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Vitamin Boost: Consumers Taking Their Vitamins, Supplements

Vitamin Boost: Consumers Taking Their Vitamins, Supplements

  While dietitians stress that whole foods are best, vitamins and supplements gain momentum in supermarkets.

Sales of vitamins have risen steadily in supermarkets over the past year.

Select supplements, like fish oil, vitamin D and calcium are faring particularly well. So are liquid forms of everything from multivitamins to vitamin C with citrus bioflavonoids. Even vitamin E is making a comeback after medical claims of overdose deaths sent shoppers into a scare, retailers told SN.

While sales are up, some stores have noted a slight shift in shopper spending habits from manmade supplements to foods naturally rich in vitamins and minerals — and fortified foods — as in-store dietitians continue promoting a food-first approach.

Tina Miller“All dietitians recommend that supplements are not a fix for a bad diet, but instead are needed to fill nutrition gaps that may occur,” said Tina Miller (right), healthy living advisor for Grand Rapids, Mich.-based Meijer. 

“Shoppers are very interested in multivitamins in our stores, particularly those that are need-specific like senior vitamins, men’s or women’s. Vitamin D, calcium, vitamin C, glucosamine and probiotics are popular too.”

Meijer shoppers are also into ailment-centric herbal supplements. They frequently ask for cranberry concoctions for urinary tract health, saw palmetto for prostate health, soy for heart health and menopause, garlic for heart health, and ginko for mental alertness, brain health and heart health, said Miller.

The trends at Meijer are indicative of those in most supermarkets. According to figures from SymphonyIRI Group, a Chicago-based market research firm, sales of vitamins increased 6.8% to $1.1 billion in grocery stores during the 52 weeks ending March 18, 2012.

Liquid vitamins/minerals experienced the greatest boost with a jump of 16.1% to $103.8 million. Multivitamins rose 2% to $307.8 million, one- and two-letter vitamins were up 8.7% to $194.5 million and mineral supplements also experienced an uptick of 7.4% to $522.7 million.

Liquids have caught consumers’ attention for several reasons, one of which has no medical backing, said Miller.

“Some people believe that liquids are superior quality whole food extracts and are more completely absorbed, but there is no data to support these claims,” she said. “Liquids do work well, however, and are great for those who have difficulty swallowing pills. Most cost two to three times more than capsules though.”

Liquid vitamins in high demand at Meijer include Nature’s Way Liquid manufactured by Alive, Ester-C vitamin C with Bioflavonoids, Twin Labs’ Super B, Natural Vitality Organic Life Vitamins made by Phil Gillham and Drinkables Ultimate Liquid Multi Vitamins in Wild Berry flavor.

At Fresh Encounter, Findlay, Ohio, sales of nearly all types of vitamins have gone up since 2010, said Mike Needler, executive vice president of the chain. Certain items are flying off the shelves at the supermarket’s two stand-alone vitamin and nutraceutical stores called “Apple a Day.”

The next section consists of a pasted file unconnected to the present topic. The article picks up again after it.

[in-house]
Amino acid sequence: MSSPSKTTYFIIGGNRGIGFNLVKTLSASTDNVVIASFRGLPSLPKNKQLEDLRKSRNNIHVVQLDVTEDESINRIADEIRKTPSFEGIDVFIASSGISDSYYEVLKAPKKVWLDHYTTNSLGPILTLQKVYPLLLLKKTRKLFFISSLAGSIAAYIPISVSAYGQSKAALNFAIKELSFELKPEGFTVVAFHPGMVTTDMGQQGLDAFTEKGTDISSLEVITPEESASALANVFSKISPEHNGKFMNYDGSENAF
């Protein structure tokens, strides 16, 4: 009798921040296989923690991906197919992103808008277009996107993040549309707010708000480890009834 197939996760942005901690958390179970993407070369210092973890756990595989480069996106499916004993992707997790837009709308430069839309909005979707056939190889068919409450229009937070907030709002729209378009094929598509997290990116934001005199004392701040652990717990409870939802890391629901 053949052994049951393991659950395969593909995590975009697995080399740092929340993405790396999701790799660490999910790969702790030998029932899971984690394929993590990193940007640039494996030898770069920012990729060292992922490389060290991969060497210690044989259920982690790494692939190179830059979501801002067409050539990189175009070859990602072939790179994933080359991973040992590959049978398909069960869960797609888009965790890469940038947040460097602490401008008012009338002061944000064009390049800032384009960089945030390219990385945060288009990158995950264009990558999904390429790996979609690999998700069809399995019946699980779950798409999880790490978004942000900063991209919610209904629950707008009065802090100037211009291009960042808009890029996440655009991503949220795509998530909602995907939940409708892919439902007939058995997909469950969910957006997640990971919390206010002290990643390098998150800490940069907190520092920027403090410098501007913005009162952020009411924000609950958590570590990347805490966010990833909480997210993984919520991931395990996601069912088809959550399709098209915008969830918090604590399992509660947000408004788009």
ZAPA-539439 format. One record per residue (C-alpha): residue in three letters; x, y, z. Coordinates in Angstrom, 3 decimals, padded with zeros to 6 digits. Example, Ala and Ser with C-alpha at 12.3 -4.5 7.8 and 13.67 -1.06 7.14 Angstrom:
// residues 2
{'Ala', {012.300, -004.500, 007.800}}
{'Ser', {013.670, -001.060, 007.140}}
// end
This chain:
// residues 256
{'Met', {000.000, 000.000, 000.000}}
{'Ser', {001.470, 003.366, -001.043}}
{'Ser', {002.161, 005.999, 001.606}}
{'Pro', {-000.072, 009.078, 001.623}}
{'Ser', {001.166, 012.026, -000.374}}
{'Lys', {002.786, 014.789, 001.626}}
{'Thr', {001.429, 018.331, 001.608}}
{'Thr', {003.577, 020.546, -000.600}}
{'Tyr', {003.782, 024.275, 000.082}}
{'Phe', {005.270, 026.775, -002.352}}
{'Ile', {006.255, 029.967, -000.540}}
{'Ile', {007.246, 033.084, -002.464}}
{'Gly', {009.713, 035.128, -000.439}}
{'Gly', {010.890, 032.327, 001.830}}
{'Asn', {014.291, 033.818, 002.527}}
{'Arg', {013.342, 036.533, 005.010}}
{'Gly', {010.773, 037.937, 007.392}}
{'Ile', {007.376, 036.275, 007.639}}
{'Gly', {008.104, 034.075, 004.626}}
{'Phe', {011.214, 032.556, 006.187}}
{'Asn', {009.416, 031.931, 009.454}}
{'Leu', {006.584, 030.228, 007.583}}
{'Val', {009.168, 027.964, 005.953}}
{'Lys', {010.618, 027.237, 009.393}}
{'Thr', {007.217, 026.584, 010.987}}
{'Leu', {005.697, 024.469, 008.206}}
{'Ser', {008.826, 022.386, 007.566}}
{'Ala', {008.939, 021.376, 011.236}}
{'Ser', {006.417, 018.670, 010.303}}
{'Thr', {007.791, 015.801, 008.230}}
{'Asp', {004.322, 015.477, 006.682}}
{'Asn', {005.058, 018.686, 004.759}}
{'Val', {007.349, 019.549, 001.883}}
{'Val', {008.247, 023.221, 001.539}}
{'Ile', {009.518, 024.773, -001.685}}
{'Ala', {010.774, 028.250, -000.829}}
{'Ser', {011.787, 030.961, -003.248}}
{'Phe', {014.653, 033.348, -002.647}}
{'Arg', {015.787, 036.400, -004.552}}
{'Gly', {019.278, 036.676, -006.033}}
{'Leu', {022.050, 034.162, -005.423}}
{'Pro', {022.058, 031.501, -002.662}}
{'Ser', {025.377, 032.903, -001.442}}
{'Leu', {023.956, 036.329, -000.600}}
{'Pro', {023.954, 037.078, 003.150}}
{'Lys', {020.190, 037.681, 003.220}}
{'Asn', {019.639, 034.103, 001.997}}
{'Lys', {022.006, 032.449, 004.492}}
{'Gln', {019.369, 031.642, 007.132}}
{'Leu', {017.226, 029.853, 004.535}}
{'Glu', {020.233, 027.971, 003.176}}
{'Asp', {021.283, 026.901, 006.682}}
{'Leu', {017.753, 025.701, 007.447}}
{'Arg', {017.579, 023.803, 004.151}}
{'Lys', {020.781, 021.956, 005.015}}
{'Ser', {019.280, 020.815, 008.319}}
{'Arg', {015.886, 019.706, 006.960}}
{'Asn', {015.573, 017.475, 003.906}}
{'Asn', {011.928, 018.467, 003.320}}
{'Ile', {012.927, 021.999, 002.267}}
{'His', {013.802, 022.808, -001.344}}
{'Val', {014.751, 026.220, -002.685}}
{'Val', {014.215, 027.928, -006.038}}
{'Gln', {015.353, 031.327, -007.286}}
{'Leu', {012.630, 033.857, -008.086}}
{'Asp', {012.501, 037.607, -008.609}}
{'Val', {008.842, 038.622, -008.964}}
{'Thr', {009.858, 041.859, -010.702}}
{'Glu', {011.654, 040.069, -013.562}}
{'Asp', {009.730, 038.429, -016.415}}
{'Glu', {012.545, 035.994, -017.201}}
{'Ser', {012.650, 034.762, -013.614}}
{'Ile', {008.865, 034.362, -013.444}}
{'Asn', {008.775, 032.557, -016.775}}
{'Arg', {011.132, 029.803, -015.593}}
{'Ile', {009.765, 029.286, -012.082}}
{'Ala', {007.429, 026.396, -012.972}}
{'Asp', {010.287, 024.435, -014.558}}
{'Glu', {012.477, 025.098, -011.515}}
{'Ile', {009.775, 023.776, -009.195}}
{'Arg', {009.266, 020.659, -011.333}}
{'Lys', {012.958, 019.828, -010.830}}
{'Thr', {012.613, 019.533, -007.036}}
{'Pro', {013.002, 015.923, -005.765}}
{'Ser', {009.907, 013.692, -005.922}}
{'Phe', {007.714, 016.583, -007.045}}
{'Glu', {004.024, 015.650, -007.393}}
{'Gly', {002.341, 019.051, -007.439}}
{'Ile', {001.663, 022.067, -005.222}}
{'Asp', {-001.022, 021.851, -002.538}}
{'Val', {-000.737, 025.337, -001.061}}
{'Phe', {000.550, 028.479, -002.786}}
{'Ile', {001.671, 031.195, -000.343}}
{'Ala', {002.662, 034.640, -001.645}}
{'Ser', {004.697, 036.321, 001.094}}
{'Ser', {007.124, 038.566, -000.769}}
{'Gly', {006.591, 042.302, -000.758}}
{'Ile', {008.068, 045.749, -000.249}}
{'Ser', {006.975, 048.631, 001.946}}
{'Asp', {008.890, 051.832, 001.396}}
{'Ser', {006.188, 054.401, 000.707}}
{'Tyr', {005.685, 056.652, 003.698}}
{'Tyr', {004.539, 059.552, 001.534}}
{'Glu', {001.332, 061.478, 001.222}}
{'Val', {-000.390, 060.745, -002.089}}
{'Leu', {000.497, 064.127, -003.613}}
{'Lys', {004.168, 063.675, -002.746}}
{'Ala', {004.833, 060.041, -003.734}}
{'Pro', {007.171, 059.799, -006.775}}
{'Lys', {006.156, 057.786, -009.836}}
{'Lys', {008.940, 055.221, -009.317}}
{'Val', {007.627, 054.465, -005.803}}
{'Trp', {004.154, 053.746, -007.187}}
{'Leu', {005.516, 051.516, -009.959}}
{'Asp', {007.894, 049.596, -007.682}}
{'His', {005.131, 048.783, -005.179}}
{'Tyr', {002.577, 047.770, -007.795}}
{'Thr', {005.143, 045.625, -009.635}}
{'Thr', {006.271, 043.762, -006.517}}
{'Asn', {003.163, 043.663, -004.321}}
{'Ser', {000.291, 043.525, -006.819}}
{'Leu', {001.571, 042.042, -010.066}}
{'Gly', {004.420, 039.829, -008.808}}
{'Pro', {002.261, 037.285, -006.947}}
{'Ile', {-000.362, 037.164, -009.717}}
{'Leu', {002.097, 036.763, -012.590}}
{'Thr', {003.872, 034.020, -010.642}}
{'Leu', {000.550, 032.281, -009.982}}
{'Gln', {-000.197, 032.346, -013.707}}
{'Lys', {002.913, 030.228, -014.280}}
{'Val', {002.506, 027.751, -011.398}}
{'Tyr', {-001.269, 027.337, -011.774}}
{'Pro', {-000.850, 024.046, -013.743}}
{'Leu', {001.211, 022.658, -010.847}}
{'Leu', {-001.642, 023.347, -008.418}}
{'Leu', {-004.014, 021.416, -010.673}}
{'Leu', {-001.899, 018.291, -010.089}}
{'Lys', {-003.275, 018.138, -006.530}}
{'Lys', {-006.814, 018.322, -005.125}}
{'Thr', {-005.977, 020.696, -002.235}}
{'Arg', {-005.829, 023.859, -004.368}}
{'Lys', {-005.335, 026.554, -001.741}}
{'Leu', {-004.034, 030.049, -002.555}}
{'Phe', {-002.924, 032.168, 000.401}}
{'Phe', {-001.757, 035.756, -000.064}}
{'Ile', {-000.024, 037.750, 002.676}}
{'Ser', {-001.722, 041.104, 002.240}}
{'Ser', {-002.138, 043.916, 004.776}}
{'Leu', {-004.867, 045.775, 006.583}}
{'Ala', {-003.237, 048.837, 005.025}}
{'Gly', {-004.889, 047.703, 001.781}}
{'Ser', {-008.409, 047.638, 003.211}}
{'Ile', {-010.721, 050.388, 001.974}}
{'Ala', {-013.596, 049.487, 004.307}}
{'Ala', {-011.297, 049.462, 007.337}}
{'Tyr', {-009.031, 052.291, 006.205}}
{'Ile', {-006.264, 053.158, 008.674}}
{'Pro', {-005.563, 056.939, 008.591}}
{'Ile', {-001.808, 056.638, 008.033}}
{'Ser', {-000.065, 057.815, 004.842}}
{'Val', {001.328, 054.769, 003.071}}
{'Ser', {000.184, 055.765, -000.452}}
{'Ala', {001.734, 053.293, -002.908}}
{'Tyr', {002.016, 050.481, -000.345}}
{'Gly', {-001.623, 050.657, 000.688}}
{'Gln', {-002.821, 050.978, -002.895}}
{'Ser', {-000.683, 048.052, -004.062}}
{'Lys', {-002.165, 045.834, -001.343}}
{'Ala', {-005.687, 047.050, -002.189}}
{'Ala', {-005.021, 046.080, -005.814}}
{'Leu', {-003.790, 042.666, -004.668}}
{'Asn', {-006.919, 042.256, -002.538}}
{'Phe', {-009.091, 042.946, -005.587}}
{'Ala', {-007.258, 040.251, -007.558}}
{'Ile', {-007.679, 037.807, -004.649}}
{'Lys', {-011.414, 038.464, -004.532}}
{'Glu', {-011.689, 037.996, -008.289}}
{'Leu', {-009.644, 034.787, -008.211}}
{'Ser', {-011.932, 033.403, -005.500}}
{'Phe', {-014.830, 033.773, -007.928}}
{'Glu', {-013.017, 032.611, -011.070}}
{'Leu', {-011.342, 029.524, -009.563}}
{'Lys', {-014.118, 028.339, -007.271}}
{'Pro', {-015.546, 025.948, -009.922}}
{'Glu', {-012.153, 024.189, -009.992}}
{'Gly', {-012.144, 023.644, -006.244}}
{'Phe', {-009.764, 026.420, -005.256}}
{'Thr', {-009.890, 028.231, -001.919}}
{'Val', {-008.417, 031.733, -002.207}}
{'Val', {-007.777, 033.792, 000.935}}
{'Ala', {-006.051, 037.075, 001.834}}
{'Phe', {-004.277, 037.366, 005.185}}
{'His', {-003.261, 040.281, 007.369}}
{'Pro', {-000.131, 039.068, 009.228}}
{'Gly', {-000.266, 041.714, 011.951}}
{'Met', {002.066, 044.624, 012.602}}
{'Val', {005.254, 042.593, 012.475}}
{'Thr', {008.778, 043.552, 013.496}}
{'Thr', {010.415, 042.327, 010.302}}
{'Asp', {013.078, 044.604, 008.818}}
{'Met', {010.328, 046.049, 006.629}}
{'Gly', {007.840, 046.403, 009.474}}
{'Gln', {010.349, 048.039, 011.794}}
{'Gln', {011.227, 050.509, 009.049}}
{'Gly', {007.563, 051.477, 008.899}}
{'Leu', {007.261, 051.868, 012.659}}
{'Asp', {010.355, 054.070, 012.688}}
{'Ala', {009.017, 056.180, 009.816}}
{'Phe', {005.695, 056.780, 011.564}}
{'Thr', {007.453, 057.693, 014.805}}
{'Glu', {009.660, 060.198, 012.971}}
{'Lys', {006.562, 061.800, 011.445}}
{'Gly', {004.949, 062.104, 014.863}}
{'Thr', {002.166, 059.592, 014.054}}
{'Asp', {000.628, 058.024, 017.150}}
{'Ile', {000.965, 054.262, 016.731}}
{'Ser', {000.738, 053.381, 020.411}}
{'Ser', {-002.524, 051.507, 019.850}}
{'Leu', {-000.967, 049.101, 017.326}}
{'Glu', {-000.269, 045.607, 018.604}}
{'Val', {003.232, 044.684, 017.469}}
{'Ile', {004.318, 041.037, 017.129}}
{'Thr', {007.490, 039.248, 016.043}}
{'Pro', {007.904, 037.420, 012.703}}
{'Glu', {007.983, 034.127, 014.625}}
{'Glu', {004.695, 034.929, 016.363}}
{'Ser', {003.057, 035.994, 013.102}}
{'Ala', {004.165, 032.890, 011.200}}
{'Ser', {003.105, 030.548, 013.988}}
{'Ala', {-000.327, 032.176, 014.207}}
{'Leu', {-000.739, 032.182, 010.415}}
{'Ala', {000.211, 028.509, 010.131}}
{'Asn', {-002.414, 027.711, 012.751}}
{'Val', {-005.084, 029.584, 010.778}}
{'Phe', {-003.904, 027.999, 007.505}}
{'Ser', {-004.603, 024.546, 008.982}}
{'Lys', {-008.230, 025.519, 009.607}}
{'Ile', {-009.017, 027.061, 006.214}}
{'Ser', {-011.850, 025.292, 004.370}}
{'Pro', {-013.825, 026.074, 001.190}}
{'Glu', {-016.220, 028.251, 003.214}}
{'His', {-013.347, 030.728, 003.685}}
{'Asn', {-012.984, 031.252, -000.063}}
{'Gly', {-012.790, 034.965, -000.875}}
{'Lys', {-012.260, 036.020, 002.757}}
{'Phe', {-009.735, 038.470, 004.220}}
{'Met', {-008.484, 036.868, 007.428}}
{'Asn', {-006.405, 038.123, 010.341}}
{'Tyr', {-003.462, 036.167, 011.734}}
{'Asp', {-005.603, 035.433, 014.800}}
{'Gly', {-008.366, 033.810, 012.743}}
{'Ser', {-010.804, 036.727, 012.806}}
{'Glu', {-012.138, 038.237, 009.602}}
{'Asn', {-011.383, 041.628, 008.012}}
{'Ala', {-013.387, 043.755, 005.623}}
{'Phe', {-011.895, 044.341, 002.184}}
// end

“Recently, we’ve experienced a significant increase in sales of high-end, holistic or natural multivitamins that have no dyes and are not highly processed, with bonding agents,” said Needler. “Fish oil, krill oil and flax are still going strong too. Coconut oil in pill and liquid forms is also a hot item as studies reveal that it can help slow the onset of dementia and Alzheimer’s, lowers triglycerides and can aid in weight loss.”

He said consumers are more educated about the benefits of individual supplements thanks to programs like the “Dr. Oz Show” and “The Doctors.” Skyrocketing health care costs have had an impact on shopping trends as well.

“As consumers encounter increasingly high medical bills, they are turning to vitamins as a means of being proactive rather than reactive,” he said. “They’re spending a little on vitamins now vs. a lot on doctor bills later.”

Prevention is a top priority for people purchasing from FreshDirect, an online, home-delivery retailer based in New York City. Fish oil and flax oil are two of the biggest sellers there.

Maggie Moon, corporate nutritionist for FreshDirect, believes that these sales trends are directly related to ongoing research on the health benefits of omega-3 fatty acids.

“We also do well with prevention-minded vitamins such as basic multivitamins, Airborne and Flinstones gummies,” she said. “This points to a welcome shift in shoppers’ interests in wellness over cure. They’re understanding that vitamin supplements are most useful when they provide nutrients that can be challenging to get from foods in our regular diet.”

Moon cited vitamin D, folic acid and plant sterols as examples of what people most commonly need to complement their daily food consumption. Plant stanols and sterols are in such high demand that even CPG manufacturer Procter & Gamble has gotten in on the action.

The company’s Next Chapter line includes Zyflamend, a proprietary blend of 10 botanicals sold as an anti-inflammatory item. Along with multivitamins, Zyflamend is one of the current top-selling SKUs made by P&G.